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If there are no events, it's very likely that this chapter is not moving the story forward.

What is the conflict of the story? How will this contribute to sharpening it? How will it raise the stakes? What effect does it have?

If you conclude that it does not have enough effect to justify its existence, you may certainly be right to excise it. If you keep its having occurred, you may have to allude to how it was a dull affair of many questions, but an allusion may be all you need. And possibly you may excise even the occurrence.

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    This. Why does the educational competition matter? Is the MC angling for a scholarship? Trying to impress a classmate? -- The stakes are what drives the MC's emotion, internal dialog, etc., and those are what make the chapter (or the whole story!) interesting. – codeMonkey Feb 25 at 20:05
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Don't try to judge your chapters on your first time through them. If you only have a few thoughts for it right now, just move onto the next chapter. If you suddenly get inspired, come back to this chapter and add onto it.

Once you have a pretty complete first draft, go back, look at your overall structure, and decide which chapters need to be in the final book, which ones are just going to be backstory that isn't in the book (or were just things you needed to write in order to get to where you wanted to be) and which chapters you haven't written yet, but need.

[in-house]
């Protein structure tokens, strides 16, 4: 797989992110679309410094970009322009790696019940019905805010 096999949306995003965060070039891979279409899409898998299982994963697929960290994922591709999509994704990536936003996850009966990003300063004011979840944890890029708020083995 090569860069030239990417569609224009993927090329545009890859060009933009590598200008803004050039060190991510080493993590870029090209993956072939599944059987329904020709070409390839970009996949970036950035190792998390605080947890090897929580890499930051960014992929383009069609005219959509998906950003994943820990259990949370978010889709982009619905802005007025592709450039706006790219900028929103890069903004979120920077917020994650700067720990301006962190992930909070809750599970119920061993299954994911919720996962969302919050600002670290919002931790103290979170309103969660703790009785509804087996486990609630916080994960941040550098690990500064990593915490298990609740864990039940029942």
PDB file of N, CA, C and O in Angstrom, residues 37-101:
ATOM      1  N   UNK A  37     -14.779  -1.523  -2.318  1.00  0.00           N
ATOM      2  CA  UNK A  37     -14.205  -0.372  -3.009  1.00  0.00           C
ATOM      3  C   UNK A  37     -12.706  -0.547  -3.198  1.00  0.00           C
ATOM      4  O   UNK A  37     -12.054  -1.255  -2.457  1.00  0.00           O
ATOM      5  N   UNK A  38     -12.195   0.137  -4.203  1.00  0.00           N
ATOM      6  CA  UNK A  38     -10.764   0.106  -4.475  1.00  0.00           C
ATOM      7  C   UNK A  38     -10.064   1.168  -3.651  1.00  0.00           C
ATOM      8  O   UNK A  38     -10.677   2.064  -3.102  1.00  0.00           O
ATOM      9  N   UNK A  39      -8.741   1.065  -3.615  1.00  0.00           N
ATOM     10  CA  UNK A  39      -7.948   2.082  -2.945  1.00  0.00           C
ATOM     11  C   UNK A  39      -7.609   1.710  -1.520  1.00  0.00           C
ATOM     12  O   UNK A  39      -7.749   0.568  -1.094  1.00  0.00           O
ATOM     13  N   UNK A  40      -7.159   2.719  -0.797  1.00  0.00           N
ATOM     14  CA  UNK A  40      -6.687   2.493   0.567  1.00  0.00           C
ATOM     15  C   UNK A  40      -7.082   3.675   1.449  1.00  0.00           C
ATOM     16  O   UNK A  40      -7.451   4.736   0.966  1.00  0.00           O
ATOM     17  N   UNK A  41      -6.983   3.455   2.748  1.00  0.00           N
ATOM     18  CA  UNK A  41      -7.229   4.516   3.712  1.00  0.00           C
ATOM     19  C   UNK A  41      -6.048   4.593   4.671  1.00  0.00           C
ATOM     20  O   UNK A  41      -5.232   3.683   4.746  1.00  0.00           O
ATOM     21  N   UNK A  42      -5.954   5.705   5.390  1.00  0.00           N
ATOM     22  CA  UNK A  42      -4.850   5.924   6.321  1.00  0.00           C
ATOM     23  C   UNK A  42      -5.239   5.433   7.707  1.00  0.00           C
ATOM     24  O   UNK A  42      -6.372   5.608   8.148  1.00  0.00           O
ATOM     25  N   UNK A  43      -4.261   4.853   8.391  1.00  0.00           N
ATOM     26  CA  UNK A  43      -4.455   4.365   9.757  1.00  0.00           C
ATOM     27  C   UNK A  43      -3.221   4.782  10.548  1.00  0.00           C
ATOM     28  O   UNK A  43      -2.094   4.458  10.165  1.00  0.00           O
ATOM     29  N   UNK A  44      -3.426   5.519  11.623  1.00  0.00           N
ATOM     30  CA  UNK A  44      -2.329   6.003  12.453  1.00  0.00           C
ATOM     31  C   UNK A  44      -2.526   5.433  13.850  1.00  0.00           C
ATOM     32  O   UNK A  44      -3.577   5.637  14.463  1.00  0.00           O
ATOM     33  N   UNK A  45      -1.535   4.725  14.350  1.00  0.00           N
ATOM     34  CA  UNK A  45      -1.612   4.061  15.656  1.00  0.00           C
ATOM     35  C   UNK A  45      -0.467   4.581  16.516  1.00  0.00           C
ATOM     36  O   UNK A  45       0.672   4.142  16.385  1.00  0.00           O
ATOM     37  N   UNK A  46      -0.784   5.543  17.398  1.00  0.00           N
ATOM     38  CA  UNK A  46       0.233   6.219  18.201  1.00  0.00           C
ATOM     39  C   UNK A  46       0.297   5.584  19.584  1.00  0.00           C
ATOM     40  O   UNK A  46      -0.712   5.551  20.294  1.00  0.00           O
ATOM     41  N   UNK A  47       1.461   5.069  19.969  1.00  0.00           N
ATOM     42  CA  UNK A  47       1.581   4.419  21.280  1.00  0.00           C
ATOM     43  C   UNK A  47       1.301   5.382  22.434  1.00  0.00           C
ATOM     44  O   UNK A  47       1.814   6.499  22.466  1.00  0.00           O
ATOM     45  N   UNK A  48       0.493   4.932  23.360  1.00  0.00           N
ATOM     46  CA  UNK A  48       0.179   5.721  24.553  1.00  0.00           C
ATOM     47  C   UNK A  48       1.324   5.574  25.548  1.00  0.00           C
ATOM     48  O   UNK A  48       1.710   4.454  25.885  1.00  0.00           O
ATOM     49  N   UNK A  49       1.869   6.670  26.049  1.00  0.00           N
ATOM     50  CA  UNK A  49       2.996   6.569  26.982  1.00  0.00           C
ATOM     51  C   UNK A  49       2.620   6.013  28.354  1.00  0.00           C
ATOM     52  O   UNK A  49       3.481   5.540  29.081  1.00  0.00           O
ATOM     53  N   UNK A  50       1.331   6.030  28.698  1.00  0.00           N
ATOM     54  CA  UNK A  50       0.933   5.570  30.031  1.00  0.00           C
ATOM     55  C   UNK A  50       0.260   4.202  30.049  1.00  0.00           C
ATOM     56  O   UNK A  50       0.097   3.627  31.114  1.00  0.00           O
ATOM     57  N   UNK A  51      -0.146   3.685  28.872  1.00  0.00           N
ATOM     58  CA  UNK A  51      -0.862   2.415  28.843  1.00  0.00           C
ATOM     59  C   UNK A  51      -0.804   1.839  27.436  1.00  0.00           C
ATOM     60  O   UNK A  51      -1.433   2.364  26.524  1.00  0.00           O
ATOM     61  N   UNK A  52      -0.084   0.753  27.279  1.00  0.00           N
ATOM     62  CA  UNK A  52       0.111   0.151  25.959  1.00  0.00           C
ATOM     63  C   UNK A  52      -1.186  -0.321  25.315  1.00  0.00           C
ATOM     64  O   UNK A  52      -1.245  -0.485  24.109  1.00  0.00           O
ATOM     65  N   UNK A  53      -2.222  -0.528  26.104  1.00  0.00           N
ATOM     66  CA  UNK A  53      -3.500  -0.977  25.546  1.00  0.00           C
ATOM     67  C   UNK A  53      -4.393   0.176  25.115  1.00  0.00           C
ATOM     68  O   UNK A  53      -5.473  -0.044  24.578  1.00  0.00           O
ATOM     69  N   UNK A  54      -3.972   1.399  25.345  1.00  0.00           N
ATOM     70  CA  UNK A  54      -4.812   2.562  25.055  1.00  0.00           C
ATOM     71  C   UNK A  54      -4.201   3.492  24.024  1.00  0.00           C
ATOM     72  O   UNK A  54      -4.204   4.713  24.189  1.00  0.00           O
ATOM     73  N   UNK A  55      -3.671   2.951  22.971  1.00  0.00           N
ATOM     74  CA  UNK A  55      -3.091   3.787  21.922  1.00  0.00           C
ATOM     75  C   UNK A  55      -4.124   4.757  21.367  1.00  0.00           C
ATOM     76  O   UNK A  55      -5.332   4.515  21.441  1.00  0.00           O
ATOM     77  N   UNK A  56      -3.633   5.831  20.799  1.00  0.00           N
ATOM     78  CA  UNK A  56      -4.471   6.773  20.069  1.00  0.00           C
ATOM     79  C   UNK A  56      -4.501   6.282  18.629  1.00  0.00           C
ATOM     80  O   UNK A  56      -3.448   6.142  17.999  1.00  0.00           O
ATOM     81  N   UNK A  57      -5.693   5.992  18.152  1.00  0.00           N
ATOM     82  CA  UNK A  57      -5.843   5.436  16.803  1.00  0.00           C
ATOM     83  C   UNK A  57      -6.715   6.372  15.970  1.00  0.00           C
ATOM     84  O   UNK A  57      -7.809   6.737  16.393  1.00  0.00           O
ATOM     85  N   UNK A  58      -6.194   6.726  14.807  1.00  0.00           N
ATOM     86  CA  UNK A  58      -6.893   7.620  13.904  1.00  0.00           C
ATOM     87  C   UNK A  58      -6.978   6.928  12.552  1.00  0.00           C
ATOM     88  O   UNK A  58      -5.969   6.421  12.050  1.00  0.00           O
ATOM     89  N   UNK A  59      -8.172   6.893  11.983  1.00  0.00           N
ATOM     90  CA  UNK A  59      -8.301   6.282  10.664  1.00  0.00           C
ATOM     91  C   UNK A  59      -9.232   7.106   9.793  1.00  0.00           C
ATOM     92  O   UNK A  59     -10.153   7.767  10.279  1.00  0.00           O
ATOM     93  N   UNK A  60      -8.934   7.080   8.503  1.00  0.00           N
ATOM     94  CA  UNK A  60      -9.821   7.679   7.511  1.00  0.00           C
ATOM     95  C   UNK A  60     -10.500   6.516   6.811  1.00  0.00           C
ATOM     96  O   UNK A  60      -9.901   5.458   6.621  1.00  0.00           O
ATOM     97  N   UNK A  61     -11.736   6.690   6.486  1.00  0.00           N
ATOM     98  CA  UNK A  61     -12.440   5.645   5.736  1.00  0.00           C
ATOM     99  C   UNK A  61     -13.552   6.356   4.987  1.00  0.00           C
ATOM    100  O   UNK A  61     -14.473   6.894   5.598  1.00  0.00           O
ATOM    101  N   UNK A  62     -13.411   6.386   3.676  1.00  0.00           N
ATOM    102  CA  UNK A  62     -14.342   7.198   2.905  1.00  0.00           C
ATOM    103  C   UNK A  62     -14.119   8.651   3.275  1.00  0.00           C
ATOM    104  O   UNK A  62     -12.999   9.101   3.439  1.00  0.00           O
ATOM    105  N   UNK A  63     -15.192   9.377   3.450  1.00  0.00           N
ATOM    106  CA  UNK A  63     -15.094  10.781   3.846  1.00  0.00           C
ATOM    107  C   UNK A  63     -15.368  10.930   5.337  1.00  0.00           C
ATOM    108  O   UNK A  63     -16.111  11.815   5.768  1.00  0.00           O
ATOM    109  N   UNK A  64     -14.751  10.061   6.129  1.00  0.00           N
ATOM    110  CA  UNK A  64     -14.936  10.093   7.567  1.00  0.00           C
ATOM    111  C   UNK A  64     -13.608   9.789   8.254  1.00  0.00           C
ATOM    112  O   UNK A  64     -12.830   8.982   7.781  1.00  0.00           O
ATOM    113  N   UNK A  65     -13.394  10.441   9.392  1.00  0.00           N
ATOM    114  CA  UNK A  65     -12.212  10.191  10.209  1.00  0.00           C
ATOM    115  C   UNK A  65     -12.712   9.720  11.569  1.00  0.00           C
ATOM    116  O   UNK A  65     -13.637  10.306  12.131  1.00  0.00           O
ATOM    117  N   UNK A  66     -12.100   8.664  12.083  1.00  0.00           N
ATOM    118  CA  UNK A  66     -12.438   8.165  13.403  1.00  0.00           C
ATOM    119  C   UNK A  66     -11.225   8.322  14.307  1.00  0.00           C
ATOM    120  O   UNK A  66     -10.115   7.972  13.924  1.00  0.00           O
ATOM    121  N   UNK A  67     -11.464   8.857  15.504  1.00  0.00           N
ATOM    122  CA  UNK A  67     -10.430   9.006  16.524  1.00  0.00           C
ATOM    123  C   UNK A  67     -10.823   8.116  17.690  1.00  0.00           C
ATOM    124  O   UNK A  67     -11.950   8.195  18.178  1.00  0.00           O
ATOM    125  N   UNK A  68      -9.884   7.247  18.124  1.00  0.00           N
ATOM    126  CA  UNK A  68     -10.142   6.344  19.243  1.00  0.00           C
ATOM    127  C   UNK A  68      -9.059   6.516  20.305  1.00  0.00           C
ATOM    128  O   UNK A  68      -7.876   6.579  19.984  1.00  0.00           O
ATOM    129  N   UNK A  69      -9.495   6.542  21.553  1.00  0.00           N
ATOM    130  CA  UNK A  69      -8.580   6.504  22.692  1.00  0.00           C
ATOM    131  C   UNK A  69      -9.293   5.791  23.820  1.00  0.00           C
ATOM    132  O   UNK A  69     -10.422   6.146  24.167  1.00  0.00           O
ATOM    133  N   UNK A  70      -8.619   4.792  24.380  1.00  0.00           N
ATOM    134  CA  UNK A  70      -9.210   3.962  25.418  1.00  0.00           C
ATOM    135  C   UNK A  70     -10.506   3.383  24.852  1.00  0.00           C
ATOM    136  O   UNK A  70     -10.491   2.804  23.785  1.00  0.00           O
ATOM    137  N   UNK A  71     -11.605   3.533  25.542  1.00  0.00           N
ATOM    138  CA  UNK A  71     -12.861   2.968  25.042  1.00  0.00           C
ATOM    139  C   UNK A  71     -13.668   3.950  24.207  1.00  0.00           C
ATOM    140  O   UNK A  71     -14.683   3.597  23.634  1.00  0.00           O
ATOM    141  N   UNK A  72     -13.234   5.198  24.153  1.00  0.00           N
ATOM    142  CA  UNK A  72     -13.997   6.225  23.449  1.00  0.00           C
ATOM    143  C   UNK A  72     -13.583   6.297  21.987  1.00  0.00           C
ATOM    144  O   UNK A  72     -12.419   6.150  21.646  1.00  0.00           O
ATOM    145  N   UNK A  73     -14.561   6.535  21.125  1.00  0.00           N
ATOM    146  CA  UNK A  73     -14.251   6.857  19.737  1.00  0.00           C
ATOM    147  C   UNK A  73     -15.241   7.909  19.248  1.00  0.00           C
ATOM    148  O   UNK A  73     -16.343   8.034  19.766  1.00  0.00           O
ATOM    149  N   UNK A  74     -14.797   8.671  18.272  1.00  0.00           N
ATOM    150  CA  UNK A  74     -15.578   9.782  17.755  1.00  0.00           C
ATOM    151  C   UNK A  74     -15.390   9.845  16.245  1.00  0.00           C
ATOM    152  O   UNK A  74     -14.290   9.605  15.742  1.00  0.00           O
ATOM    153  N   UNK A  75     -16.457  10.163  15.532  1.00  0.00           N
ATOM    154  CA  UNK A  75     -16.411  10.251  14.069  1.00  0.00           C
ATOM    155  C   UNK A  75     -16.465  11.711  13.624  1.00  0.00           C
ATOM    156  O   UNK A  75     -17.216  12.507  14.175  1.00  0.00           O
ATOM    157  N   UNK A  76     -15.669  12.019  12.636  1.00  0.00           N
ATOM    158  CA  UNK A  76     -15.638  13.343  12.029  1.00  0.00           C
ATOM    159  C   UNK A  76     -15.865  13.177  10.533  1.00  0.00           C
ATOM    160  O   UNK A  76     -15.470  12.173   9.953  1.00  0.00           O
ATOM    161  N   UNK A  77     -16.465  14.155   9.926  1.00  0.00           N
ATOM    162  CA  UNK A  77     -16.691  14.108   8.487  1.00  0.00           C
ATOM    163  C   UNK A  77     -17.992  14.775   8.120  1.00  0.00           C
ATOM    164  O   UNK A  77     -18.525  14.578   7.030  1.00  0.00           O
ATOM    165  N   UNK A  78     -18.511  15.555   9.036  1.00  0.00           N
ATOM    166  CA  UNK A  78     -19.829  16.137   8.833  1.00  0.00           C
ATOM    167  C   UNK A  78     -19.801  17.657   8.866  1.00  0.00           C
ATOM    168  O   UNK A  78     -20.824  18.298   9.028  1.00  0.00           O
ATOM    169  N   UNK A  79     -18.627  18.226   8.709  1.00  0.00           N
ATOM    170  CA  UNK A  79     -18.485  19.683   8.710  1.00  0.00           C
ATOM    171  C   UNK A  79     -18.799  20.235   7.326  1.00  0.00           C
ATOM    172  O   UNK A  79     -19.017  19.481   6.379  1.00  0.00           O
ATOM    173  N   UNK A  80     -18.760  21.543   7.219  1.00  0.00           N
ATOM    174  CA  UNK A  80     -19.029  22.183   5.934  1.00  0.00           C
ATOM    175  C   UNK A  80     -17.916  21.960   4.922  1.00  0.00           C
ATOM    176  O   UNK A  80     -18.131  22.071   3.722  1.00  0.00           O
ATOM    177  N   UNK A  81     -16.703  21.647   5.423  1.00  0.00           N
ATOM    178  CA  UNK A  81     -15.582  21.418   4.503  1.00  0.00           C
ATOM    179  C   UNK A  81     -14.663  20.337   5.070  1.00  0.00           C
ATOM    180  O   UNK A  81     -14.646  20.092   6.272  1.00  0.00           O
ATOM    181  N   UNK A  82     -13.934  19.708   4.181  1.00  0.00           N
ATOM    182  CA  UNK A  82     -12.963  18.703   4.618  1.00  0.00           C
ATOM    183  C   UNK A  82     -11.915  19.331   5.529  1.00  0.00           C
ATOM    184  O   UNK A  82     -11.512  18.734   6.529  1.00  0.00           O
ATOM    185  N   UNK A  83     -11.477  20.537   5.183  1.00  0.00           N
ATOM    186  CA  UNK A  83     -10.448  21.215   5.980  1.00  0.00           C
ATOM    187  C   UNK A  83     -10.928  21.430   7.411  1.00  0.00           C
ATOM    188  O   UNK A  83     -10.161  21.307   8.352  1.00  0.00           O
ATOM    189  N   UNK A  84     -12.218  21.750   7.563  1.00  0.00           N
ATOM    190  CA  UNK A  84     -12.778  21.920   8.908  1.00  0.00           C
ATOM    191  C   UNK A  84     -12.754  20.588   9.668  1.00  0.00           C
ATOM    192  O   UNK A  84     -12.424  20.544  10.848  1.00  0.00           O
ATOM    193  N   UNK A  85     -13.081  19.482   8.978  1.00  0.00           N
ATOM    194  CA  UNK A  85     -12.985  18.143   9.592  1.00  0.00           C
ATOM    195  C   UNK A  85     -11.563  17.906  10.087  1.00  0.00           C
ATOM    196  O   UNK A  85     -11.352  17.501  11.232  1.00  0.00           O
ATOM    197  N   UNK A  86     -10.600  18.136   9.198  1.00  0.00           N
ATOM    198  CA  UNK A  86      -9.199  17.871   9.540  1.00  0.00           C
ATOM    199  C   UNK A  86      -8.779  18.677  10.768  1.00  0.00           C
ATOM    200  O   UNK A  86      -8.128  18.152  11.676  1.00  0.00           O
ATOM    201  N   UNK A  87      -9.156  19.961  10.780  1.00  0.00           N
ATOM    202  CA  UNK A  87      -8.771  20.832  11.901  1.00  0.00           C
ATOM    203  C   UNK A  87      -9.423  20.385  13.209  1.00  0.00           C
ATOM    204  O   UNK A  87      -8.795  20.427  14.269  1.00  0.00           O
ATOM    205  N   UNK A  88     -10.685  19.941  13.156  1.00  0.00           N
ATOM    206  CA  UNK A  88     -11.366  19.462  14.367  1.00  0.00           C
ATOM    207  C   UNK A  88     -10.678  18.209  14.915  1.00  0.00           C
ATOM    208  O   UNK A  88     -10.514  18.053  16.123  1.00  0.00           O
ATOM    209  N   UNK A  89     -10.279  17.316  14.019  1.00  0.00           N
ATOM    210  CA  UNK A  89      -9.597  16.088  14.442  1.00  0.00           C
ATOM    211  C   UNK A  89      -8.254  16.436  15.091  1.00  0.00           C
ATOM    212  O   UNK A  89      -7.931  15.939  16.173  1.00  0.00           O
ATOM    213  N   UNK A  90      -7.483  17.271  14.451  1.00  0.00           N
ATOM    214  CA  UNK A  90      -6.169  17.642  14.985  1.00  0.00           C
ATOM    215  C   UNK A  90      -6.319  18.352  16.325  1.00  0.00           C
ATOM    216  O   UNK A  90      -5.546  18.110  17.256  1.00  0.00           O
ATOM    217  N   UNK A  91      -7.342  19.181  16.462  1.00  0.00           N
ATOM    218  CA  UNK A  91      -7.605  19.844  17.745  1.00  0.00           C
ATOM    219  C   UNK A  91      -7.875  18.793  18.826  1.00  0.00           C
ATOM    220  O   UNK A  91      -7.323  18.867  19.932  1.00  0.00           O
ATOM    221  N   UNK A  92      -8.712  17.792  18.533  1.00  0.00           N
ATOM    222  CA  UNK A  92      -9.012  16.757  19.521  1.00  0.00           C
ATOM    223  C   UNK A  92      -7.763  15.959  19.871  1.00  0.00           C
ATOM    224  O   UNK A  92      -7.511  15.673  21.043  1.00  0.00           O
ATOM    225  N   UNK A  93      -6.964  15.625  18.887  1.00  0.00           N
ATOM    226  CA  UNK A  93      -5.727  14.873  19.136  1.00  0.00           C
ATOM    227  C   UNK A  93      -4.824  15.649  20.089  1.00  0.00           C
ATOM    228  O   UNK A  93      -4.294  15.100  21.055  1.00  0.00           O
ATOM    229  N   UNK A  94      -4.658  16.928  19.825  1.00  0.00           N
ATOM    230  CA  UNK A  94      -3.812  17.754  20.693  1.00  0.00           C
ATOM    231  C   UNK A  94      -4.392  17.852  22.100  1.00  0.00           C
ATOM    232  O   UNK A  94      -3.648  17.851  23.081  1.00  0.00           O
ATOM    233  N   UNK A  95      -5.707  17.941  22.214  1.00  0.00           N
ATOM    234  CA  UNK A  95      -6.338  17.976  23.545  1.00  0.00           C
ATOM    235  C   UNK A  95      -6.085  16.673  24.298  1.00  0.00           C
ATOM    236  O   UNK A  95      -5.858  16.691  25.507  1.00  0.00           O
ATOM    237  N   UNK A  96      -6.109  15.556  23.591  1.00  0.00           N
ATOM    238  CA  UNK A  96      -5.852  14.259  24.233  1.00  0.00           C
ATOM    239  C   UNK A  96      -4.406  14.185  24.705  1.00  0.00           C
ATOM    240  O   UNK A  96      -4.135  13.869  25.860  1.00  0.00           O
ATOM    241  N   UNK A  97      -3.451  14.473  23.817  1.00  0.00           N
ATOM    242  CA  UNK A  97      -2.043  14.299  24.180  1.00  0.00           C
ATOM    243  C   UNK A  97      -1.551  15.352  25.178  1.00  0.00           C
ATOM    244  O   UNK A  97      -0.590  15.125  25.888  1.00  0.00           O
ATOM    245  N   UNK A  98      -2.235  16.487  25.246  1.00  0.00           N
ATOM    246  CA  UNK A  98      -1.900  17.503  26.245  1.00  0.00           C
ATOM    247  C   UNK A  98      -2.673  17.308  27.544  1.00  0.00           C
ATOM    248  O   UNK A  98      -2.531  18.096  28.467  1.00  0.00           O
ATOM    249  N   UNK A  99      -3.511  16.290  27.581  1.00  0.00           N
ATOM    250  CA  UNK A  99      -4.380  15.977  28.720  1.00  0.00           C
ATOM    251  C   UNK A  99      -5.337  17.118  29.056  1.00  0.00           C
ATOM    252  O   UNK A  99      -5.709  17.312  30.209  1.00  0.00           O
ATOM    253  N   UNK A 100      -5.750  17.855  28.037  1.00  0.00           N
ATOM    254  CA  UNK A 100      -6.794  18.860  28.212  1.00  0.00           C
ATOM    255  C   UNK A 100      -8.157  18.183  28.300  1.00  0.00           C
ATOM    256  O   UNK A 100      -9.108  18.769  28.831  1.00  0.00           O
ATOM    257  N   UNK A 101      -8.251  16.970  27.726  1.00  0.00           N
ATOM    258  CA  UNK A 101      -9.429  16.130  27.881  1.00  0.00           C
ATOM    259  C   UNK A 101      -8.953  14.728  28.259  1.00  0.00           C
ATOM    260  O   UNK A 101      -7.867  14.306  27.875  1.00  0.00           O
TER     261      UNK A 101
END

If it turns out this chapter is crucial, put the work in then to make it good, or figure out something better that will replace it.

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    I agree with this. I've done a lot of bad writing, looked at it and thought, this is junk, but re-writes and changes and it becomes something I like very much that flows with the story. – userLTK Feb 10 at 22:45
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You can have other people, such as beta readers, help you if you need it. Sometimes I'll forget a word or need to know how a scene would sound better (with one certain word, or a different one in its place), and so I ask someone to help.

For example, I was writing a scene for one of my dragon books once, and my character was flying through the air. I was stuck on two words, slid or rubbed, and I asked my brother to help me. I asked him which of these two scenarios (put below) that he liked better.

Scenario 1

I slid through the air,

Scenario 2

I rubbed through the air,

My brother picked the second one.

Now, I think they were slightly different in the actual book, but you get the point. Ask other people for help - whether they think it looks better one way or they think that you should write it differently.

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    I don't fully understand how the second example makes the first example more challenging to read or better flowing. Most of all, it left me very confused. "Slid" is a perfectly good word. – Nai45 Feb 22 at 23:32
  • @Nai45 What confused you? I can fix my answer. – Acid Kritana Feb 23 at 0:08
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    Oh, I was just mentioning that "rubbed" doesn't really fit your sentence and that I liked slid a lot better. – Nai45 Feb 23 at 0:53
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    Yeah, I don't understand what "I rubbed through the air" even means. But the principle of asking for help is fine. – DM_with_secrets Feb 23 at 10:13